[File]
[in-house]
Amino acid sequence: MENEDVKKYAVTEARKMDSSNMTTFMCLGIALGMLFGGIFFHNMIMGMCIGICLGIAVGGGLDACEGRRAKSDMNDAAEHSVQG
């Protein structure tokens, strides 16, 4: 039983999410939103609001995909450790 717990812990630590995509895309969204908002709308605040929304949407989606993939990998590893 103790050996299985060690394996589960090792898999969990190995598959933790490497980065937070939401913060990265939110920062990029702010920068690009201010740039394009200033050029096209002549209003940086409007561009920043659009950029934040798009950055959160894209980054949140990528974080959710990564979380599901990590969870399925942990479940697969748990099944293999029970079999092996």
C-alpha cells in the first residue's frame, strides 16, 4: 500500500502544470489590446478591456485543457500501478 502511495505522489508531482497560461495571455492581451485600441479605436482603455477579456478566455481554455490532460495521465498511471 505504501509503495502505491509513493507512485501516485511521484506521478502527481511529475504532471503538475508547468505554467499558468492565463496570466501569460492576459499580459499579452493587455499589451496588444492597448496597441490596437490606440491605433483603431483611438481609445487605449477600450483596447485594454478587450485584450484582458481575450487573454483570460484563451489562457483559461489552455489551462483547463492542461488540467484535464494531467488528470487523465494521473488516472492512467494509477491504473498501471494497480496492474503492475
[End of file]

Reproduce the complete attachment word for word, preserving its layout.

[in-house]
Amino acid sequence: MENEDVKKYAVTEARKMDSSNMTTFMCLGIALGMLFGGIFFHNMIMGMCIGICLGIAVGGGLDACEGRRAKSDMNDAAEHSVQG
């Protein structure tokens, strides 16, 4: 039983999410939103609001995909450790 717990812990630590995509895309969204908002709308605040929304949407989606993939990998590893 103790050996299985060690394996589960090792898999969990190995598959933790490497980065937070939401913060990265939110920062990029702010920068690009201010740039394009200033050029096209002549209003940086409007561009920043659009950029934040798009950055959160894209980054949140990528974080959710990564979380599901990590969870399925942990479940697969748990099944293999029970079999092996």
C-alpha cells in the first residue's frame, strides 16, 4: 500500500502544470489590446478591456485543457500501478 502511495505522489508531482497560461495571455492581451485600441479605436482603455477579456478566455481554455490532460495521465498511471 505504501509503495502505491509513493507512485501516485511521484506521478502527481511529475504532471503538475508547468505554467499558468492565463496570466501569460492576459499580459499579452493587455499589451496588444492597448496597441490596437490606440491605433483603431483611438481609445487605449477600450483596447485594454478587450485584450484582458481575450487573454483570460484563451489562457483559461489552455489551462483547463492542461488540467484535464494531467488528470487523465494521473488516472492512467494509477491504473498501471494497480496492474503492475